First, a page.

and image recognition. The fourth and final lecture explore models for text and sequences in general, with embeddings and
recurrent neural networks
. By the end of the course, you will have implemented and trained this variety of models on your own machine and will be ready to transfer that knowledge to solve your own problems!
Our overall goal in designing this course was to provide the machine learning enthusiast a rapid and direct path to solving real and interesting problems with deep learning techniques, and we're now very excited to share what we've built! It has been a lot of fun putting together with the fantastic team of experts in online course design and production at Udacity. For more details, see the
Udacity blog post
register for the course
. We hope you enjoy it!
Why attend USENIX Enigma?
Monday, January 11, 2016
Parisa Tabriz, Security Princess & Enigma Program Co-Chair
we announced USENIX Enigma
, a new conference intended to shine a light on great, thought-provoking research in security, privacy, and electronic crime. With Enigma beginning in just a few short weeks, I wanted to share a couple of the reasons I’m personally excited about this new conference.
Enigma aims to bridge the divide that exists between experts working in academia, industry, and public service, explicitly bringing researchers from different sectors together to share their work. Our speakers include those spearheading the defense of digital rights (
Electronic Frontier Foundation
), practitioners at a number of well known industry leaders (
), and researchers from multiple universities in the U.S. and abroad. With the diverse
session topics and organizations represented
, I expect interesting—and perhaps spirited—coffee break and lunchtime discussions among the equally diverse list of conference attendees.
Of course, I’m very proud to have some of my Google colleagues speaking at Enigma:
Adrienne Porter Felt will talk about blending research and engineering to solve usable security problems. You’ll hear how Chrome’s usable security team runs user studies and experiments to motivate engineering and design decisions. Adrienne will share the challenges they’ve faced when trying to adapt existing usable security research to practice, and give insight into how they’ve achieved successes.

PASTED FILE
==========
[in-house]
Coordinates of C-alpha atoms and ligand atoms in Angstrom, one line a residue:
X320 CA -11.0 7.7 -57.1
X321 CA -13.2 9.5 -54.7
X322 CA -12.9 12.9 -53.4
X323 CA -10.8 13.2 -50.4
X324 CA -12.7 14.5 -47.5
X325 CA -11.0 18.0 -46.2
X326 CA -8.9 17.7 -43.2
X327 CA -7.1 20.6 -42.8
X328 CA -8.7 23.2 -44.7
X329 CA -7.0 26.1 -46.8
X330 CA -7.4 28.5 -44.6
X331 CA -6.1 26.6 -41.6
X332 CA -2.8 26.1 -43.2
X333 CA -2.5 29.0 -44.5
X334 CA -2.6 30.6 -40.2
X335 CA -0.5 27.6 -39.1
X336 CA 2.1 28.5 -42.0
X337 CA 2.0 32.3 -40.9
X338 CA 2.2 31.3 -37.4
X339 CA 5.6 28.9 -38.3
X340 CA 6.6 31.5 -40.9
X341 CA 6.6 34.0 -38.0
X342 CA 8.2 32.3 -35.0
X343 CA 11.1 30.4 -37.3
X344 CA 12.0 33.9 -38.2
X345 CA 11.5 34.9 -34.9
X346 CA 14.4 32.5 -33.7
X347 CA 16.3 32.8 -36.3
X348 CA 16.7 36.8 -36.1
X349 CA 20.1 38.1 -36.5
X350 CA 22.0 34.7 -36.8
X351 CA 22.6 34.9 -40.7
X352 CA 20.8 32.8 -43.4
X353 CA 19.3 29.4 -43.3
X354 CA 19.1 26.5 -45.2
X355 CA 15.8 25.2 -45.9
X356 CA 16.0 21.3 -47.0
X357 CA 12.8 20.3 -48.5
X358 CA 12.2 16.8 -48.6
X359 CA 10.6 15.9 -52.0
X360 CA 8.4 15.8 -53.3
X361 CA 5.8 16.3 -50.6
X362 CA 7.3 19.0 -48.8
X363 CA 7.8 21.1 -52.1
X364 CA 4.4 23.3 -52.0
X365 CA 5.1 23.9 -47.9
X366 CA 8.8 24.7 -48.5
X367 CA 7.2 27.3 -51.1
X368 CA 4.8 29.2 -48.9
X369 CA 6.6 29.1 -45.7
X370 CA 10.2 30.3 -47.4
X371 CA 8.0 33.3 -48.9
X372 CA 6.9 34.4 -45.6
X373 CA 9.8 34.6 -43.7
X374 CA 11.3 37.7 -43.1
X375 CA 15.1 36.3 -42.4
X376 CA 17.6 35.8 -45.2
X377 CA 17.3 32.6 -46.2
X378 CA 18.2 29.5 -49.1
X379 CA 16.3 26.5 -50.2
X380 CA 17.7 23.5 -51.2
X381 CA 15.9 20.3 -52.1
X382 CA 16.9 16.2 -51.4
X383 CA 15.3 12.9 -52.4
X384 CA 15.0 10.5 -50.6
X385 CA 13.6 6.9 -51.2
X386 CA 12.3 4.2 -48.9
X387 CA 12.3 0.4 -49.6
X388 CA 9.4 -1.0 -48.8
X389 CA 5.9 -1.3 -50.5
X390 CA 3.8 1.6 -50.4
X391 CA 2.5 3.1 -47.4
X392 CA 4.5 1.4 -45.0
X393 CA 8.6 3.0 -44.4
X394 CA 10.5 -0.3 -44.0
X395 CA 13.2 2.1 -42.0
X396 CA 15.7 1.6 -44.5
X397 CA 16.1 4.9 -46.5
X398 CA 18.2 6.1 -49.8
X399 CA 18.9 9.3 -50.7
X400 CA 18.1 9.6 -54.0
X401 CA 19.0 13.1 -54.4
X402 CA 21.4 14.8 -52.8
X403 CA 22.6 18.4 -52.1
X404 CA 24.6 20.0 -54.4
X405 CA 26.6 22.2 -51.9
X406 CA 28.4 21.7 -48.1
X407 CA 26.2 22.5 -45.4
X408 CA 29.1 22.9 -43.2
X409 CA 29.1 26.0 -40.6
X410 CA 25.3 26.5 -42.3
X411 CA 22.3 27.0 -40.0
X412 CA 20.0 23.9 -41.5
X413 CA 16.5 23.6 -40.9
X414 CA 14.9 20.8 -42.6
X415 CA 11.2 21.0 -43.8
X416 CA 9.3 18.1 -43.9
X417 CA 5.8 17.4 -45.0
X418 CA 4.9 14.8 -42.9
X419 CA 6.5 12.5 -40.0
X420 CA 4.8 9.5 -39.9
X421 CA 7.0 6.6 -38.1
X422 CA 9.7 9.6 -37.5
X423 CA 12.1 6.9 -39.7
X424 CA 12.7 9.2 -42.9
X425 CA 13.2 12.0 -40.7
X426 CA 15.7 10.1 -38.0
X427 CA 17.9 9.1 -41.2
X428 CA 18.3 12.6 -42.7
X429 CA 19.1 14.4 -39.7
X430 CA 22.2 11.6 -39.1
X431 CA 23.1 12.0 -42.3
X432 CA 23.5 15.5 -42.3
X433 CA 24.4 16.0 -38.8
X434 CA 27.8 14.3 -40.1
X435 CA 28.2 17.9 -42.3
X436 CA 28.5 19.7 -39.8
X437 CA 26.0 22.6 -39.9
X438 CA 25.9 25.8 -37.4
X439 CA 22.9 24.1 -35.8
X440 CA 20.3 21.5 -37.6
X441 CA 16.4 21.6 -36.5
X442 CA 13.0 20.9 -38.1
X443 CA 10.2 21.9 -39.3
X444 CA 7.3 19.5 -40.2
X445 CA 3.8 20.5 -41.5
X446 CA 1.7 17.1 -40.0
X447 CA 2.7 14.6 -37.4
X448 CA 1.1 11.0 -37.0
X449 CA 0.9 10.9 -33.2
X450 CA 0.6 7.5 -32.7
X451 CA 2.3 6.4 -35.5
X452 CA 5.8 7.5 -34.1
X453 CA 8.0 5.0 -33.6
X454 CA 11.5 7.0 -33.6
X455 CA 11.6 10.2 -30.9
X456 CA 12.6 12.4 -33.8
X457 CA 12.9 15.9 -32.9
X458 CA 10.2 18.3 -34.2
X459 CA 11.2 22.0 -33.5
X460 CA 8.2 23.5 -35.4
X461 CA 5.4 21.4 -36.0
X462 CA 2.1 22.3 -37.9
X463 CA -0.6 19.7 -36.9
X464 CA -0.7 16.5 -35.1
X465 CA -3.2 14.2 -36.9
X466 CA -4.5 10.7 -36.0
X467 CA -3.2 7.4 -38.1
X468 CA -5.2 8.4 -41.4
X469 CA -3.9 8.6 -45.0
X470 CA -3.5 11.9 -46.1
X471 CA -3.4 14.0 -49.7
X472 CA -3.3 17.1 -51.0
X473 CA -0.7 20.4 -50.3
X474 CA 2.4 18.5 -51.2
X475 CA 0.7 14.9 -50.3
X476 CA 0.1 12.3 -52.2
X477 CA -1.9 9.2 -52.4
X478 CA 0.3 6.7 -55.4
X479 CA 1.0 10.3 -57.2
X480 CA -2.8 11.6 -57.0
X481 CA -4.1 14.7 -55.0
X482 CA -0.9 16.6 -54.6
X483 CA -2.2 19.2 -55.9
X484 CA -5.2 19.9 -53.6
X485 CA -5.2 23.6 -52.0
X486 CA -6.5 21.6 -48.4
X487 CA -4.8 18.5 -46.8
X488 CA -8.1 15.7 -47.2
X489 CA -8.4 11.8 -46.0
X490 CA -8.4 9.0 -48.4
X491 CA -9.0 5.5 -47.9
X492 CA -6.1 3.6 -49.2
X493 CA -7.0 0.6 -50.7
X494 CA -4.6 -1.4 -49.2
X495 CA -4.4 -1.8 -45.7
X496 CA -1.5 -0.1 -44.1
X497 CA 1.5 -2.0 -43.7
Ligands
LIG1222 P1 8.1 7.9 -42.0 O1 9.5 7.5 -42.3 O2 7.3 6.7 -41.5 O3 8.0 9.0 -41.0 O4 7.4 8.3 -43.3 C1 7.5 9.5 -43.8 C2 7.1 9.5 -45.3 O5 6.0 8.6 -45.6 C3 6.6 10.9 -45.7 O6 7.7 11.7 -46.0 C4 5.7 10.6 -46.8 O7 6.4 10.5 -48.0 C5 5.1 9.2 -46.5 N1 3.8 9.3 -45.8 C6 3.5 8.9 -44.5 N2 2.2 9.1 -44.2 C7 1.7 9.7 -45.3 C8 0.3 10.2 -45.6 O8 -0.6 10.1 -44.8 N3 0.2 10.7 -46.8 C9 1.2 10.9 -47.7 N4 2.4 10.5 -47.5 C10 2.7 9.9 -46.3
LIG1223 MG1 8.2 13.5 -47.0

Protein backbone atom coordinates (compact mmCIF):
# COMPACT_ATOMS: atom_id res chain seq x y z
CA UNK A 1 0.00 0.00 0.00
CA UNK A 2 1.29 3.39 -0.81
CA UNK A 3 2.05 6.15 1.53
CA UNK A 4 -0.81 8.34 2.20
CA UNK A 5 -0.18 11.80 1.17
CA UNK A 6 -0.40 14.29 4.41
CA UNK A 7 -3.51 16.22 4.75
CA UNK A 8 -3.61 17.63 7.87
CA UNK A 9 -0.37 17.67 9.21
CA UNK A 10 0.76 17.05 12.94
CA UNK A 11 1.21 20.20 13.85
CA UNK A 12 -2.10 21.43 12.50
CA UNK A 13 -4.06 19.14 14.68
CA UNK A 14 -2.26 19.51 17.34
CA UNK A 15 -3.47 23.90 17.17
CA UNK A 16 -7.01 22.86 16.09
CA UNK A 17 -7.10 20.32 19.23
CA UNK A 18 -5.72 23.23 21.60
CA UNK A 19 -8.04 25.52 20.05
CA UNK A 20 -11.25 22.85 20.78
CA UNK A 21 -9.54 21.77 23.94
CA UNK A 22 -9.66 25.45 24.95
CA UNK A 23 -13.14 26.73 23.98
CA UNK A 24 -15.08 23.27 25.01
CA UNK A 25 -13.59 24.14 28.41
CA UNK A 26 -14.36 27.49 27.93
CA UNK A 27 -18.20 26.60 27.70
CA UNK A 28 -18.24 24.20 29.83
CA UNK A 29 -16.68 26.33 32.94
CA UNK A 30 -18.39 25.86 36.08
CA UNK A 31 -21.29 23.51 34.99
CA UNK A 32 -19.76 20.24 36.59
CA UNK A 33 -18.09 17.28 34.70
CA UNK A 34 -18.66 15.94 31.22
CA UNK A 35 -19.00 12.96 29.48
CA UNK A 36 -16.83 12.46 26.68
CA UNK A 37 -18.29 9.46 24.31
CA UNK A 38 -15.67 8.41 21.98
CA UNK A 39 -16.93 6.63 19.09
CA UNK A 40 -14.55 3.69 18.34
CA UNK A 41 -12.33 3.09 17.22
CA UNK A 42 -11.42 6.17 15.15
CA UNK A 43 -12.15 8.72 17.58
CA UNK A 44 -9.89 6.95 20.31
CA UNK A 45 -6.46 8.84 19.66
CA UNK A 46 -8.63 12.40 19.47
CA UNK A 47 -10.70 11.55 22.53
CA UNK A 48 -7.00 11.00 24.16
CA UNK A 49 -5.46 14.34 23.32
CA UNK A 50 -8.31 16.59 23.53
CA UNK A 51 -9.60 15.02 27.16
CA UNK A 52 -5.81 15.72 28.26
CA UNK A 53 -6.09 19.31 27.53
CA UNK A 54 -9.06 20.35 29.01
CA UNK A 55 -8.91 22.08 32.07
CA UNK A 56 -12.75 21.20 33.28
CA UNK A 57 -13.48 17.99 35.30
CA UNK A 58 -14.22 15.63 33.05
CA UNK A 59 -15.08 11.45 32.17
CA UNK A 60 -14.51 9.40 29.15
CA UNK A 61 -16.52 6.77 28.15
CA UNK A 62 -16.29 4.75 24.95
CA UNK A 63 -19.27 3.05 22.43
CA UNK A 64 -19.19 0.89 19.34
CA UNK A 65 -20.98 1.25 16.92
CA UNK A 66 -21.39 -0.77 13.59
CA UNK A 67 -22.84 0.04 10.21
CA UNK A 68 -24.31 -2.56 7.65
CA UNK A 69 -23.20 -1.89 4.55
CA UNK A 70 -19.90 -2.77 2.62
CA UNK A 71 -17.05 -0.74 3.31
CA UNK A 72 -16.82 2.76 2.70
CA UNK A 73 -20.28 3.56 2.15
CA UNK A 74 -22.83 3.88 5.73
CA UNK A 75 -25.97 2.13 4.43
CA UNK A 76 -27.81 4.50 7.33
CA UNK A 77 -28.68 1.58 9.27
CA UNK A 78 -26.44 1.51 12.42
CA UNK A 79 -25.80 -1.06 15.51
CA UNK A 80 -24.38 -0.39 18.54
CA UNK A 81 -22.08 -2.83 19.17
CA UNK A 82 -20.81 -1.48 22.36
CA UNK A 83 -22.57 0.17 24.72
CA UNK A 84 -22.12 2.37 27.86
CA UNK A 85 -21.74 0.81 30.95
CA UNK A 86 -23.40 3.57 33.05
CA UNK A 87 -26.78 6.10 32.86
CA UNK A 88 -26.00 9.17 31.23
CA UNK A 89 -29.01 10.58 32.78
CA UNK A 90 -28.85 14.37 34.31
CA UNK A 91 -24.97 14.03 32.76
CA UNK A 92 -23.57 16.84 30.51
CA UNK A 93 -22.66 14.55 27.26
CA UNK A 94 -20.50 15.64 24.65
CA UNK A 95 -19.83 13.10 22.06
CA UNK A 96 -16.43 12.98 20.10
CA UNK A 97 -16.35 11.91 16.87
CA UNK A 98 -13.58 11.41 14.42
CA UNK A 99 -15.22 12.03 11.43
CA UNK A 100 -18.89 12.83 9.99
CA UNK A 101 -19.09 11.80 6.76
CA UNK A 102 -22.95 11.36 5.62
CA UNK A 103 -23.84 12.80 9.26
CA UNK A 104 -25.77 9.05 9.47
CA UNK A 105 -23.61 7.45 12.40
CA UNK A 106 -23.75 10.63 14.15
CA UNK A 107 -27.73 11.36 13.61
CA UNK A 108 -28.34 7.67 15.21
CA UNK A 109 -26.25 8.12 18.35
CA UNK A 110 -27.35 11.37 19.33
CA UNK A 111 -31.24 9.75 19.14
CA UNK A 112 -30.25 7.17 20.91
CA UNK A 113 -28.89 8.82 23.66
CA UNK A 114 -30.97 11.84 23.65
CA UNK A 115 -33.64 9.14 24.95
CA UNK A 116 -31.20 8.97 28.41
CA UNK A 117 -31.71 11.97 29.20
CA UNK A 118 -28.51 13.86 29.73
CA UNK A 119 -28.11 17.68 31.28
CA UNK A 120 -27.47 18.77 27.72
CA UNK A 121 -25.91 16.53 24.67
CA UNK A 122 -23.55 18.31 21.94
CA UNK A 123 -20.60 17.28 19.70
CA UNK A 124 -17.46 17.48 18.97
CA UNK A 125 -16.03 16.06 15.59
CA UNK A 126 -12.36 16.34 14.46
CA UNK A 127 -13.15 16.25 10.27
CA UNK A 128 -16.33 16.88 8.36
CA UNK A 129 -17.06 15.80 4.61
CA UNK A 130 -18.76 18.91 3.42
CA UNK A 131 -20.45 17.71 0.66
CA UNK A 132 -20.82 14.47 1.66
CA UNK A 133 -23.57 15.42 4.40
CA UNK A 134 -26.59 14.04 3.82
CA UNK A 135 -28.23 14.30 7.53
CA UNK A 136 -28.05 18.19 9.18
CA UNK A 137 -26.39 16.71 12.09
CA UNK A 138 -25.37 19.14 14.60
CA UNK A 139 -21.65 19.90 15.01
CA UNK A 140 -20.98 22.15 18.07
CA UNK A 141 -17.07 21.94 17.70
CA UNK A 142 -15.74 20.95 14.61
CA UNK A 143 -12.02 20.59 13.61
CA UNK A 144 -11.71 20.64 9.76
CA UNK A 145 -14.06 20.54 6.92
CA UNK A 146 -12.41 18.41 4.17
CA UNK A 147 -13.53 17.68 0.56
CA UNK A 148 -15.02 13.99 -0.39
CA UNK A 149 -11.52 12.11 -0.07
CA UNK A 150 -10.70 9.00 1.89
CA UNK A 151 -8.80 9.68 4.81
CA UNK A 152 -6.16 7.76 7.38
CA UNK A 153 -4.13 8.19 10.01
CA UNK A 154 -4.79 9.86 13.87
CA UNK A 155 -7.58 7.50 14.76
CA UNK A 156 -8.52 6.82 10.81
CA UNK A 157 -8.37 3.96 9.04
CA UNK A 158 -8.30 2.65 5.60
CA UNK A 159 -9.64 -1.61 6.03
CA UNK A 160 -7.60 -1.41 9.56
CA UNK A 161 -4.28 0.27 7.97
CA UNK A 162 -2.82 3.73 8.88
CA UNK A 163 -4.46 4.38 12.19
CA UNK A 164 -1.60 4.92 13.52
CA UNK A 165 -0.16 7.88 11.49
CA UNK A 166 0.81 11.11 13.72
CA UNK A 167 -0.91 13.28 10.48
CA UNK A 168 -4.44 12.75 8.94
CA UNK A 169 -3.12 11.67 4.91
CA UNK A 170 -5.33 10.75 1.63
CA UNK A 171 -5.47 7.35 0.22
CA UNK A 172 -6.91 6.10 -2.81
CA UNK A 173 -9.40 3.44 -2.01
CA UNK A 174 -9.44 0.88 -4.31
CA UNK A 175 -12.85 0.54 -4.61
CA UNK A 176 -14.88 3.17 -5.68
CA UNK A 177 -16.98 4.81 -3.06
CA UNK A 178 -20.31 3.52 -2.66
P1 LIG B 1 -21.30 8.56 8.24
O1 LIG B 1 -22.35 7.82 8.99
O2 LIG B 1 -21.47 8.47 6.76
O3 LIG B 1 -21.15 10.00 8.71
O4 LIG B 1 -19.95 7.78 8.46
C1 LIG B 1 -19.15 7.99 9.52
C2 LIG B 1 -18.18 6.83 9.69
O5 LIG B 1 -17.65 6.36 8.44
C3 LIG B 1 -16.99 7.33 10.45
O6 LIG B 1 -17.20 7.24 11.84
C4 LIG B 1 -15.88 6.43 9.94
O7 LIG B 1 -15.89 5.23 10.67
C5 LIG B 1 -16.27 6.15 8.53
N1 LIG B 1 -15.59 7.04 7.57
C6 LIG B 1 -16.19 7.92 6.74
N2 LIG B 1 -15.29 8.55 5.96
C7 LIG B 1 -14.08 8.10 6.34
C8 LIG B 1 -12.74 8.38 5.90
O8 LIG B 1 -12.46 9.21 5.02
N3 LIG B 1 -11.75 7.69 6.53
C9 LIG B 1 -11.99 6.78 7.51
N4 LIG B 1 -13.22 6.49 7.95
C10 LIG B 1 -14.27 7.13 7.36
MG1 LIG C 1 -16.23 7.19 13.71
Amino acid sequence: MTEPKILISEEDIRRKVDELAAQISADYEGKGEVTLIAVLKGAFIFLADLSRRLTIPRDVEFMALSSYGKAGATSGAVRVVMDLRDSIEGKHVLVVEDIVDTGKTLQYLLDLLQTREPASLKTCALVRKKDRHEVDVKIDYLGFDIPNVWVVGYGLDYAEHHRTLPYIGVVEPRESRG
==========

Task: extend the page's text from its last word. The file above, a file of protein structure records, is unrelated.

Ben Hawkes will be speaking about
, a security research team dedicated to the mission of, “making
hard.” Ben will talk about why Project Zero exists, and some of the recent trends and technologies that make vulnerability discovery and exploitation fundamentally harder.
Kostya Serebryany will be presenting a 3-pronged approach to securing C++ code based on his many years of experiencing wrangling complex, buggy software. Kostya will survey multiple dynamic sanitizing tools him and his team have made publicly available, review control-flow and data-flow guided fuzzing, and explain a method to harden your code in the presence of any bugs that remain.
Elie Bursztein will go through key lessons the Gmail team learned over the past 11 years while protecting users from spam, phishing, malware, and web attacks. Illustrated with concrete numbers and examples from one of the largest email systems on the planet, attendees will gain insight into specific techniques and approaches useful in fighting abuse and securing their online services.
In addition to raw content, my Program Co-Chair,
, and I have prioritized talk quality. Researchers dedicate months or years of their time to thinking about a problem and conducting the technical work of research, but a common criticism of technical conferences is that the actual presentation of that research seems like an afterthought. Rather than be a regurgitation of a research paper in slide format, a presentation is an opportunity for a researcher to explain the context and impact of their work in their own voice; a chance to inspire the audience to want to learn more or dig deeper. Taking inspiration from the
, Enigma will have shorter presentations, and the program committee has worked with each speaker to help them craft the best version of their talk.
Hope to see some of you at
later this month!